Bruce Schneier:

One of the problems with patching the vulnerability is that it breaks things:

On the plus side, the vulnerability has largely been patched thanks to consultation with tech companies like Google, and updates are available now or coming soon for Chrome, Firefox and other browsers. The bad news is that the fix rendered many sites unreachable, including the main website at the University of Michigan, which is home to many of the researchers that found the security hole.

This is a common problem with version downgrade attacks; patching them makes you incompatible with anyone who hasn't patched. And it's the vulnerability the media is focusing on.

Update (2015-10-15): Alex Halderman and Nadia Heninger:

However, the documents do not explain how these breakthroughs work, and speculation about possible backdoors or broken algorithms has been rampant in the technical community. Yesterday at ACM CCS, one of the leading security research venues, we and twelve coauthors presented a paper that we think solves this technical mystery.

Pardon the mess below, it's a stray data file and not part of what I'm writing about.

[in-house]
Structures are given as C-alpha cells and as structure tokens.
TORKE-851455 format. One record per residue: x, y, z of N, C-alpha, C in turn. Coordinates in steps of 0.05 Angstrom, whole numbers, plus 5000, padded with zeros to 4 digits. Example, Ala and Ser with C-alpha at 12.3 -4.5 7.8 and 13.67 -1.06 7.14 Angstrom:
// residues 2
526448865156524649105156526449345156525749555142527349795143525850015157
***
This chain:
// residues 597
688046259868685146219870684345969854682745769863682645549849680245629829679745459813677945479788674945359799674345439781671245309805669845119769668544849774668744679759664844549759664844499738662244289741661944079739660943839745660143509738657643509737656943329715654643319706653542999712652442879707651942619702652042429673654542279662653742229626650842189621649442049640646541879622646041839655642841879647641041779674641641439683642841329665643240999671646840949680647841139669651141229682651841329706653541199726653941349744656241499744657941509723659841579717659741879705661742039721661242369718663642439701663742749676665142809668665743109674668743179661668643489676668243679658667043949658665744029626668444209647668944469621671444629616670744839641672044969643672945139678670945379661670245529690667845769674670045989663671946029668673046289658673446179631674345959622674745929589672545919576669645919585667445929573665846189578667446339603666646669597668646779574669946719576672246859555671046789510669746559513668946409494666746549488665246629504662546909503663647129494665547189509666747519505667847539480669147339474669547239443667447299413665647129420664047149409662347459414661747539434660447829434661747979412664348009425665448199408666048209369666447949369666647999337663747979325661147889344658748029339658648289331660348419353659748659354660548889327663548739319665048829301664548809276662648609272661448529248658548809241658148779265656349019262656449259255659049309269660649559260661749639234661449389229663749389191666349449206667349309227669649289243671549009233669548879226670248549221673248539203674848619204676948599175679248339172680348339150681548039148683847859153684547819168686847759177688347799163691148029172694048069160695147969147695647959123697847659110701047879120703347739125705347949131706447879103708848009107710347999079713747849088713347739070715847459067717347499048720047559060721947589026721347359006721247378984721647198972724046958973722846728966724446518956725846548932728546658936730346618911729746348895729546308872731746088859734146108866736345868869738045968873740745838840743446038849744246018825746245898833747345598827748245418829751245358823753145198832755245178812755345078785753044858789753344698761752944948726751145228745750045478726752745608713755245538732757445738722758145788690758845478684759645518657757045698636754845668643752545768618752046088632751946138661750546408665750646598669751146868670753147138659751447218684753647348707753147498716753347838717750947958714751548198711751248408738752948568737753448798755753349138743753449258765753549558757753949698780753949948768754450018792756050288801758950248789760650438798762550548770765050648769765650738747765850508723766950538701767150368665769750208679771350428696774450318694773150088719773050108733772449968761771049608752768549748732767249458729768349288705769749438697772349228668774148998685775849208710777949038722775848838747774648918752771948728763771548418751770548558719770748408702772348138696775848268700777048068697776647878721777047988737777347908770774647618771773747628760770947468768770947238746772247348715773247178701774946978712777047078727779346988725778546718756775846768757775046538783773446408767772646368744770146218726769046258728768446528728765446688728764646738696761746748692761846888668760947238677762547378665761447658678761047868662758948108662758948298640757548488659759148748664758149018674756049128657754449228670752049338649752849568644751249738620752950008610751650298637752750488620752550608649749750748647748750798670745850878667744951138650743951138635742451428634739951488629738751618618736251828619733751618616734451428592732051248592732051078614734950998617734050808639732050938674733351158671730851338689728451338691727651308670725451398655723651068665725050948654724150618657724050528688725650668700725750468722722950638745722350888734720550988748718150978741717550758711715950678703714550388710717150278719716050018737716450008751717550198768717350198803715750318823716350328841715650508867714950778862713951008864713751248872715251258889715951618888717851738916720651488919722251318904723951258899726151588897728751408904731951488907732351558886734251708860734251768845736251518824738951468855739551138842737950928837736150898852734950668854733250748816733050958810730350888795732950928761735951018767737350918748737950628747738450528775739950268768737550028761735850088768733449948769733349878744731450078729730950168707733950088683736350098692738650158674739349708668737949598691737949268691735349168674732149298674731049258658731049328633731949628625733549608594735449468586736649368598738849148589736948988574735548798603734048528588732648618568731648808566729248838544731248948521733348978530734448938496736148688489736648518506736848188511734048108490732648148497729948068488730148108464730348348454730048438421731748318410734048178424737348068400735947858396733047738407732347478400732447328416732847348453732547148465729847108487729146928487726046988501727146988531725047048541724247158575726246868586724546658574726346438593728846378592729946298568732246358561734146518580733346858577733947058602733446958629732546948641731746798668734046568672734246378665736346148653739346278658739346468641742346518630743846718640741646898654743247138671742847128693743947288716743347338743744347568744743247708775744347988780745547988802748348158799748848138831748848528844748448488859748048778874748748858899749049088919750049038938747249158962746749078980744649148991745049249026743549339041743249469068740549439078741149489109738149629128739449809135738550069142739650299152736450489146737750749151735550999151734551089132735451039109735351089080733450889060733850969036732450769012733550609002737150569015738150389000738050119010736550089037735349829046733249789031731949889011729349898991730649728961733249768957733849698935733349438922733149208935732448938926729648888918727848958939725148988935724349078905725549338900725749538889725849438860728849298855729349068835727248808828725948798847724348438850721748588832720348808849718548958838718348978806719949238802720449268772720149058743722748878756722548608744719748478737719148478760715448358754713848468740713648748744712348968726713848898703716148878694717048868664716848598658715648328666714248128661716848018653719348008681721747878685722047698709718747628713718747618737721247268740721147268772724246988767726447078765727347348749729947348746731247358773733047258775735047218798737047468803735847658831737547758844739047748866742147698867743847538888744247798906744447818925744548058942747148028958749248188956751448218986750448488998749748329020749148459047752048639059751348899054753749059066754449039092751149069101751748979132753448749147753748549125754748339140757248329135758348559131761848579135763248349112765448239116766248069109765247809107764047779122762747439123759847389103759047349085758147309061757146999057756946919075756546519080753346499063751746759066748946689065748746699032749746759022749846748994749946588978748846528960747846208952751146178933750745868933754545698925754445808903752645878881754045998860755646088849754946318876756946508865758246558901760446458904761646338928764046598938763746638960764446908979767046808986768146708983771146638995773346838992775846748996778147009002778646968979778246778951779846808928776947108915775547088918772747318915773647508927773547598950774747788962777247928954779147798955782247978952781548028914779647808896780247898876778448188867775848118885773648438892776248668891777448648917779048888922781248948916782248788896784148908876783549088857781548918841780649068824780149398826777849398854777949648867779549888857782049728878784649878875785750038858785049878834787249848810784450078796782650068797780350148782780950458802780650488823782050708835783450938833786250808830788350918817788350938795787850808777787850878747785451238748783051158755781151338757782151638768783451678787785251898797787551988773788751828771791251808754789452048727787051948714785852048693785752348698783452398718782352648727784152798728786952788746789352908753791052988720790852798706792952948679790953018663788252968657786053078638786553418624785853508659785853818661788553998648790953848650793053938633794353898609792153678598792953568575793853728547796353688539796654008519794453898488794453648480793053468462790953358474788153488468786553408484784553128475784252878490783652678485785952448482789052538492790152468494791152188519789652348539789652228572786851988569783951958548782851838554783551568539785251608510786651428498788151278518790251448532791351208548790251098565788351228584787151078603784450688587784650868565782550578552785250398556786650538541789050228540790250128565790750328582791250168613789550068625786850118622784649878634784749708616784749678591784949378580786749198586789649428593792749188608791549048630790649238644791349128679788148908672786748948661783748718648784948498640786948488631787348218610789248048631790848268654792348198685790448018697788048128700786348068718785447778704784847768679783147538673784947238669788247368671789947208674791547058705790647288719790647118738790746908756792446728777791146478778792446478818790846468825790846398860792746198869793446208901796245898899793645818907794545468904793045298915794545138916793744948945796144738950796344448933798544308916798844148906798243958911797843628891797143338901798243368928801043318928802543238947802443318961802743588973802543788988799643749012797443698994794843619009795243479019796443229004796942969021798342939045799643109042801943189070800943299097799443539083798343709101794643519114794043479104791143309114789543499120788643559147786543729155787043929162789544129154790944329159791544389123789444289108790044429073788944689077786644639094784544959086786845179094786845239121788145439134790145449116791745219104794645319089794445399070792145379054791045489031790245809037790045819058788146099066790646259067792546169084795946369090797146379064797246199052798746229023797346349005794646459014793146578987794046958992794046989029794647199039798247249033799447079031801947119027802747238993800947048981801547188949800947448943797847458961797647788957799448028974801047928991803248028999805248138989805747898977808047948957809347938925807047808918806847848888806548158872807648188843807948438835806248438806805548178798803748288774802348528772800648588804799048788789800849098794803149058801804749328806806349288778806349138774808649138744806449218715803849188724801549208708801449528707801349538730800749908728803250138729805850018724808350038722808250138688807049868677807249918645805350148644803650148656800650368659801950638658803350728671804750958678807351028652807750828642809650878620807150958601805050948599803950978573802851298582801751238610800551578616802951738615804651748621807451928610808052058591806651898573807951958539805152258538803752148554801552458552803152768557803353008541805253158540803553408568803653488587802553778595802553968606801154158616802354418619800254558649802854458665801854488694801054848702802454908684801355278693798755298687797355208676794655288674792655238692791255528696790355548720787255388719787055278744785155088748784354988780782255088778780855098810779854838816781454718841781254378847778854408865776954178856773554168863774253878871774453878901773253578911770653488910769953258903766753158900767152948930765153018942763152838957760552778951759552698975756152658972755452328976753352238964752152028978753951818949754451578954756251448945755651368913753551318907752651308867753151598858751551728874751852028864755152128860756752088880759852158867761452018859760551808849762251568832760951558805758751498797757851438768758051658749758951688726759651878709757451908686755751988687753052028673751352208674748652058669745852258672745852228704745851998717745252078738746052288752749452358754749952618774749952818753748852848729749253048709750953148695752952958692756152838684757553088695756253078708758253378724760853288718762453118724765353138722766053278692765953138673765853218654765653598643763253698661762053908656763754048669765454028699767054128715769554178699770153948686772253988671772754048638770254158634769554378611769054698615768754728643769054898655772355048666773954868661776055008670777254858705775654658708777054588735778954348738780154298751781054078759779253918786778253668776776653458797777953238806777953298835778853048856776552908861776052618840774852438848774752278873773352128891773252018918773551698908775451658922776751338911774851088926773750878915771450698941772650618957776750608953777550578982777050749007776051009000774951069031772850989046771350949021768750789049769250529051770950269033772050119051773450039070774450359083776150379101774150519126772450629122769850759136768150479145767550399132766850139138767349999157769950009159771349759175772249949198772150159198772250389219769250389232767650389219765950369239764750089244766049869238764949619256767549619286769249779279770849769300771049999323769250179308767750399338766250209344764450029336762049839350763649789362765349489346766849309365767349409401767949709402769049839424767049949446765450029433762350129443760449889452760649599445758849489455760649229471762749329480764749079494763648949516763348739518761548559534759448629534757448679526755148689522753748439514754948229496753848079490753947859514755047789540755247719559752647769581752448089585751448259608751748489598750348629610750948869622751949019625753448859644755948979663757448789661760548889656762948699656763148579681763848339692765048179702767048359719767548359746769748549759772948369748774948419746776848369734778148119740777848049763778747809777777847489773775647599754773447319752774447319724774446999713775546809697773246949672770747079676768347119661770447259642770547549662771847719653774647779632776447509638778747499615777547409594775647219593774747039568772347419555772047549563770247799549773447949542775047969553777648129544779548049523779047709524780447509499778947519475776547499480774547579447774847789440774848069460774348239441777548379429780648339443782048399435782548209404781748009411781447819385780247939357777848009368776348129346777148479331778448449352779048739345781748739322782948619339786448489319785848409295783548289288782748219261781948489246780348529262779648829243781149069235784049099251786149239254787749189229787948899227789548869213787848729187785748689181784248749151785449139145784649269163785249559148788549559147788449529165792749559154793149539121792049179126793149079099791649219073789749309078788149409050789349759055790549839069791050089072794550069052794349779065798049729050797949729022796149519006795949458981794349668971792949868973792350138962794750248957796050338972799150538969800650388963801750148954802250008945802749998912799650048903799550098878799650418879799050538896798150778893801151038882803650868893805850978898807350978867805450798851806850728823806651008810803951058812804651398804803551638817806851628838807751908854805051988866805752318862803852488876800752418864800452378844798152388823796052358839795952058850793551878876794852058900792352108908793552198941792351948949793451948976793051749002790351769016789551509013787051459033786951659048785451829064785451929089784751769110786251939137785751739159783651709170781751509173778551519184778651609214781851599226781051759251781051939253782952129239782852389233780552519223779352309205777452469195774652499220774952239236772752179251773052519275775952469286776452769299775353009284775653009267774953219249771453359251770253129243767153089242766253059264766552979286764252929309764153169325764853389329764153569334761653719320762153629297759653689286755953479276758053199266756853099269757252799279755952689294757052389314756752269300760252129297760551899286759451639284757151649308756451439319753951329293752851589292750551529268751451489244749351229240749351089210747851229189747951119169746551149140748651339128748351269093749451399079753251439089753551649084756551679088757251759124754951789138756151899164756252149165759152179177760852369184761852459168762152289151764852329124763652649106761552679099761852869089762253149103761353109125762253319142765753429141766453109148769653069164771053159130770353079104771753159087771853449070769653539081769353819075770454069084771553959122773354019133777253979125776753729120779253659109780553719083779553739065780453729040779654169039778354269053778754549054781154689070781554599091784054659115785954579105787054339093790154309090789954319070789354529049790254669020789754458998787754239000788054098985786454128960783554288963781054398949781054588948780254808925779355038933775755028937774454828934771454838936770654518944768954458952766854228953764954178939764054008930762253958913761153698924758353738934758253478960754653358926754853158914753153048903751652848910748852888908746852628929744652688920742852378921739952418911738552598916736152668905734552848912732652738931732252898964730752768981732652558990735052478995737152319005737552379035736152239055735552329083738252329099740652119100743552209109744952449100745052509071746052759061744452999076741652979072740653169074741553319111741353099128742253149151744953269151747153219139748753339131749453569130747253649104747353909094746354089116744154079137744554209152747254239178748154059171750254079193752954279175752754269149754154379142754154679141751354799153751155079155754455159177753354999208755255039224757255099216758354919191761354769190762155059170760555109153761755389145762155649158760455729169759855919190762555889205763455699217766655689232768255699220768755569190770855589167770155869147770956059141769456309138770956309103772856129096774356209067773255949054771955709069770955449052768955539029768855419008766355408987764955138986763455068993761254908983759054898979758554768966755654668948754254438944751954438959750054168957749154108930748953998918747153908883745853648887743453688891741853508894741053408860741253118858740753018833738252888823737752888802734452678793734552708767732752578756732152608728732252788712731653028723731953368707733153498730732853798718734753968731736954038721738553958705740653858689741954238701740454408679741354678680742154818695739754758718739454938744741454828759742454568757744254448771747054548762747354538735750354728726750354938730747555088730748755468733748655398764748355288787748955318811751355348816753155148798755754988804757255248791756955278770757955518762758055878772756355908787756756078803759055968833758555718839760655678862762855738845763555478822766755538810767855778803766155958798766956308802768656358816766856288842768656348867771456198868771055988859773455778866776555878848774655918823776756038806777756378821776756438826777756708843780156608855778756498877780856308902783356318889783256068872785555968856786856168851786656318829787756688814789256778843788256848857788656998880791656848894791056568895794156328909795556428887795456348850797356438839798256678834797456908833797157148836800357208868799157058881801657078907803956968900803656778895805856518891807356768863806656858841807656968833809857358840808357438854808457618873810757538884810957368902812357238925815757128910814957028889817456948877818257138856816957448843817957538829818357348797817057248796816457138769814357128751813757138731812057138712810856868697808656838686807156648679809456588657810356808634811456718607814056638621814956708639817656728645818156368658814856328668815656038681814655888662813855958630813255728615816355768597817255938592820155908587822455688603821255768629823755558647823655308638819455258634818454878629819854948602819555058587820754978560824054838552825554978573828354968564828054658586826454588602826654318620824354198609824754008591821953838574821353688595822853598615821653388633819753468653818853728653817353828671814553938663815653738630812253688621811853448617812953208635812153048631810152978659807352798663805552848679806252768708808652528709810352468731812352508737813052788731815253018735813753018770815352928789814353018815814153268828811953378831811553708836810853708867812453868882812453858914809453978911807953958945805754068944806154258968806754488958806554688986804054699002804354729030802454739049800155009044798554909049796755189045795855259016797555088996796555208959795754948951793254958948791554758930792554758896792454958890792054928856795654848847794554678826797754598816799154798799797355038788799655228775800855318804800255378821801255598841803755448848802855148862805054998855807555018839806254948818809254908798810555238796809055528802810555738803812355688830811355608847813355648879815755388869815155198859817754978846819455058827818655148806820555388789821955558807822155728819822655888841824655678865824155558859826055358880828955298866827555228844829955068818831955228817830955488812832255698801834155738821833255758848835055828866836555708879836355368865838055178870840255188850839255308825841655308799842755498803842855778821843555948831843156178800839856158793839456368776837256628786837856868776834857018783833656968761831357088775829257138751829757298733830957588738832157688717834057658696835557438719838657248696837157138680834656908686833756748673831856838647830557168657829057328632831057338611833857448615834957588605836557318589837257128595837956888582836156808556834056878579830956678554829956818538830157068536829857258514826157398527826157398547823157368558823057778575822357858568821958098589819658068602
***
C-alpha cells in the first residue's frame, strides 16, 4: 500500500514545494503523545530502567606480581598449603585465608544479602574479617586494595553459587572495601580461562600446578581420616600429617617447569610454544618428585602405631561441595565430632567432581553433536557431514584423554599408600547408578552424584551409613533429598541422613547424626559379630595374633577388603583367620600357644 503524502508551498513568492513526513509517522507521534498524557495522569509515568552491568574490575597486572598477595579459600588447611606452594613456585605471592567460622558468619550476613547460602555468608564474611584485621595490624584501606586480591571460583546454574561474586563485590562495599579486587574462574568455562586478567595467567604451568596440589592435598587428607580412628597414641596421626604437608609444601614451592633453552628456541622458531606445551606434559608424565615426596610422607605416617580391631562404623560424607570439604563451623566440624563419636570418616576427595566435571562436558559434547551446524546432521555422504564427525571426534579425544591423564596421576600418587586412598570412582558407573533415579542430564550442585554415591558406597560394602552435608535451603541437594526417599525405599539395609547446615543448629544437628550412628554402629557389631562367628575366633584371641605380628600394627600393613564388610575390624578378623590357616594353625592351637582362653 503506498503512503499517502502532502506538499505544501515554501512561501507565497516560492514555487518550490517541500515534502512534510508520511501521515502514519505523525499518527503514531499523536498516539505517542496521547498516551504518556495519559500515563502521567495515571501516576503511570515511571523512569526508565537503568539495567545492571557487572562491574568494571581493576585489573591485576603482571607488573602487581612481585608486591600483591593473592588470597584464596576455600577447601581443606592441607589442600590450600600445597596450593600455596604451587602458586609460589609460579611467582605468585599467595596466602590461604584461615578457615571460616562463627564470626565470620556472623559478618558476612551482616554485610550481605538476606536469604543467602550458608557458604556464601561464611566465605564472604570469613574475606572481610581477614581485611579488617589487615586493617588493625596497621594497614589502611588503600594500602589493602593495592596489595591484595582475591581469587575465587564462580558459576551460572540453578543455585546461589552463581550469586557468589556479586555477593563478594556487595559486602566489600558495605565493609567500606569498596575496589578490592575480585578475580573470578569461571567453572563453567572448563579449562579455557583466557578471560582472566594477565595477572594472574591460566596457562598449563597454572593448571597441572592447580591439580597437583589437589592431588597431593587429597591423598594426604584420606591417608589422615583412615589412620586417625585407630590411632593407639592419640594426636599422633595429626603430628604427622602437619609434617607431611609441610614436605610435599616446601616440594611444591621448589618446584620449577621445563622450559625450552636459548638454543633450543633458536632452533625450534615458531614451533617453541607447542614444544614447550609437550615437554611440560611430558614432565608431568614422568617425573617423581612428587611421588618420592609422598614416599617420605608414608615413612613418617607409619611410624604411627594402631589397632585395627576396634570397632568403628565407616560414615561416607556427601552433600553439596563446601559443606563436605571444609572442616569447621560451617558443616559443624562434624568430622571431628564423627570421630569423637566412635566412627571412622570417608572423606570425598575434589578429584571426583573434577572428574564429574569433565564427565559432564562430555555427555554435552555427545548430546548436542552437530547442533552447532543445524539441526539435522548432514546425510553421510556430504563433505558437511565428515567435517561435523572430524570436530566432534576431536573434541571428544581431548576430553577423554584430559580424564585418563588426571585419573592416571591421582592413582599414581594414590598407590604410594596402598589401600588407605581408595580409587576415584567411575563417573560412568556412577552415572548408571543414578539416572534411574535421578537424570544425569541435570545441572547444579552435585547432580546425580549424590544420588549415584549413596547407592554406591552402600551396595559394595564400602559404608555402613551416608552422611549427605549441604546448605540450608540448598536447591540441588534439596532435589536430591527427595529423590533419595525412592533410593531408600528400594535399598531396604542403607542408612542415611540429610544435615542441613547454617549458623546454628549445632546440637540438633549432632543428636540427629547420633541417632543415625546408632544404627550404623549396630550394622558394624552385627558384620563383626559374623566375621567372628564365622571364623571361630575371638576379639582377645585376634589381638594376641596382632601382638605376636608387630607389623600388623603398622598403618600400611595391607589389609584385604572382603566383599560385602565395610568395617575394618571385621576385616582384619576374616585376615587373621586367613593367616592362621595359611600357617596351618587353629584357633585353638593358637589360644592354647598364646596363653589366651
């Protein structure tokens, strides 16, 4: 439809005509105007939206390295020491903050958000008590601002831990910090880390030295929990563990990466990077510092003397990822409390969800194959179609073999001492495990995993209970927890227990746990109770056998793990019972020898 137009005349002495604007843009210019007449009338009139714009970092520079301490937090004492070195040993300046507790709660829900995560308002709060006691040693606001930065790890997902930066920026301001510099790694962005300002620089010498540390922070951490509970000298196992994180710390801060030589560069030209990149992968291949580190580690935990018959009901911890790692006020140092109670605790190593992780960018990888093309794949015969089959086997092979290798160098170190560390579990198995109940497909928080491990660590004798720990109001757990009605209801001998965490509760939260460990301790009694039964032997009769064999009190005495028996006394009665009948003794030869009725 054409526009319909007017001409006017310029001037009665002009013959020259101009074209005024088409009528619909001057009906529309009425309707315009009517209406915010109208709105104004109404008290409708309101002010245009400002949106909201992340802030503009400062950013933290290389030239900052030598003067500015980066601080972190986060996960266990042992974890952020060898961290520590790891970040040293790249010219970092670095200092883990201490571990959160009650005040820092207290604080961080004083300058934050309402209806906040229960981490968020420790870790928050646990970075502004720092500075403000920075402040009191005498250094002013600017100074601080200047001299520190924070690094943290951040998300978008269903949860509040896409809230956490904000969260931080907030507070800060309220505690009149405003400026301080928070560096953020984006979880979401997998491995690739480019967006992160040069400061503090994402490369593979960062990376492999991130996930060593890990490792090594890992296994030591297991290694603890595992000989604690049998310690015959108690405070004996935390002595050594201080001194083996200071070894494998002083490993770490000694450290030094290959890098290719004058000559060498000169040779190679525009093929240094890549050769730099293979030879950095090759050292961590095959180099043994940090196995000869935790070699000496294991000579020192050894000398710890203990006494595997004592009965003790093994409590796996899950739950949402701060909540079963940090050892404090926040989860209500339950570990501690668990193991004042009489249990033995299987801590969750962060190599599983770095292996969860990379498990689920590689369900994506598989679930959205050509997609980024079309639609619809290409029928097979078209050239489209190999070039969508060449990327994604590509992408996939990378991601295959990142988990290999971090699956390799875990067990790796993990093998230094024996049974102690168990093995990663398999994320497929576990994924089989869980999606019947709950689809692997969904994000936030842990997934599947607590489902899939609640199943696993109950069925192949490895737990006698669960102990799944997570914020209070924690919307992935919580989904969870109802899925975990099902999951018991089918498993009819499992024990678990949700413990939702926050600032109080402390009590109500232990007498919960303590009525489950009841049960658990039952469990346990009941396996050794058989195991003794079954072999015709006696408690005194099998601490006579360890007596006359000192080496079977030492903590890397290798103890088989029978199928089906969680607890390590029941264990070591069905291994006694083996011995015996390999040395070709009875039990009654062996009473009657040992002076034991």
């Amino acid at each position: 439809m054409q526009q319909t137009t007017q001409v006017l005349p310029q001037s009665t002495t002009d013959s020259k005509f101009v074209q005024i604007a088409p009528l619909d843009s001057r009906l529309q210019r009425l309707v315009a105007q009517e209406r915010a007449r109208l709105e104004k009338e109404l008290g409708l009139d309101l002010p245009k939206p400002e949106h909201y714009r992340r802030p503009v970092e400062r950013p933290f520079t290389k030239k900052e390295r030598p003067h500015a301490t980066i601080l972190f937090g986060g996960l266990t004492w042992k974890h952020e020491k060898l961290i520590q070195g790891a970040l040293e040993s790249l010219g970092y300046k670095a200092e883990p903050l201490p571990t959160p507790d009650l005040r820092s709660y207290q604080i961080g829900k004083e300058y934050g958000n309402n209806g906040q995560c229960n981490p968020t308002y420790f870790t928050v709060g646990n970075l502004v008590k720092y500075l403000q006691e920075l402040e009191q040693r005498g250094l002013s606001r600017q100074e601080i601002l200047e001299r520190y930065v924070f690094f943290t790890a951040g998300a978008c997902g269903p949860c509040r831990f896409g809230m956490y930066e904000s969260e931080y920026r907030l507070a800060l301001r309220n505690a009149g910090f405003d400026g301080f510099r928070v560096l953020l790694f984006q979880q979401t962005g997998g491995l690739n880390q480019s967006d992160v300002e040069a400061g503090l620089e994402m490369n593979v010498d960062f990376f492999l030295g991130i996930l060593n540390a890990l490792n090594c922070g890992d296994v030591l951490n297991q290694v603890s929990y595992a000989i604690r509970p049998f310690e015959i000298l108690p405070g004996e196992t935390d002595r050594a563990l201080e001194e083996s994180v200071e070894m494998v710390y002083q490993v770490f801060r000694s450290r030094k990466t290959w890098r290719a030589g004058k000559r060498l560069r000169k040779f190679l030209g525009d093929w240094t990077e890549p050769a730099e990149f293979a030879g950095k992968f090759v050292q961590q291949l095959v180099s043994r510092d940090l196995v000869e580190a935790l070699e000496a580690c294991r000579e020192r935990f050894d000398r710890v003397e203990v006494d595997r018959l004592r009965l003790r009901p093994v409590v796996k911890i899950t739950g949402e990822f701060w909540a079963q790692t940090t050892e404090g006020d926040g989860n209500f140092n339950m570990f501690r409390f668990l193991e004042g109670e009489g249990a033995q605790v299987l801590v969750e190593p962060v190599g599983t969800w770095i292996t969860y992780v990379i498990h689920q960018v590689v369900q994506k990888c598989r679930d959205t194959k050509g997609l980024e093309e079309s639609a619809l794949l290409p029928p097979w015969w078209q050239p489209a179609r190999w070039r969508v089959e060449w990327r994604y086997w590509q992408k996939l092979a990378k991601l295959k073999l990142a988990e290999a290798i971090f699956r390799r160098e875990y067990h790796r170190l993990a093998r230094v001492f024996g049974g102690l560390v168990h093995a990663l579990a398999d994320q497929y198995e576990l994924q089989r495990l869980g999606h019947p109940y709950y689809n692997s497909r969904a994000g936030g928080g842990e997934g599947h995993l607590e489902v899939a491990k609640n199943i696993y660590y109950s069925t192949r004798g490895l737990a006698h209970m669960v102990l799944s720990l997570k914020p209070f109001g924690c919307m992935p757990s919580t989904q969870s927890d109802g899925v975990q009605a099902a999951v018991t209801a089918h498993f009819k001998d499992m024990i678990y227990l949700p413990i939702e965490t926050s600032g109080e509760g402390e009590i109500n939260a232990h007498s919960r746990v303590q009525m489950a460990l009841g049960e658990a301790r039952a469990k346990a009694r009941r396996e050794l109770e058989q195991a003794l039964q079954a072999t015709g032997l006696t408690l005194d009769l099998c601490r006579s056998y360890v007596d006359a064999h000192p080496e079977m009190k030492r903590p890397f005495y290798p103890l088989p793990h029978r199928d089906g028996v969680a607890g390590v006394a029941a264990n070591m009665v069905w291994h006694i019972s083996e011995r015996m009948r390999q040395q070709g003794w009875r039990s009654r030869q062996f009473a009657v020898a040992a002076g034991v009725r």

[…]

If a client and server are speaking Diffie-Hellman, they first need to agree on a large prime number with a particular form. There seemed to be no reason why everyone couldn’t just use the same prime, and, in fact, many applications tend to use standardized or hard-coded primes. But there was a very important detail that got lost in translation between the mathematicians and the practitioners: an adversary can perform a single enormous computation to “crack” a particular prime, then easily break any individual connection that uses that prime.

How enormous a computation, you ask? Possibly a technical feat on a scale (relative to the state of computing at the time) not seen since the Enigma cryptanalysis during World War II. Even estimating the difficulty is tricky, due to the complexity of the algorithm involved, but our paper gives some conservative estimates. For the most common strength of Diffie-Hellman (1024 bits), it would cost a few hundred million dollars to build a machine, based on special purpose hardware, that would be able to crack one Diffie-Hellman prime every year.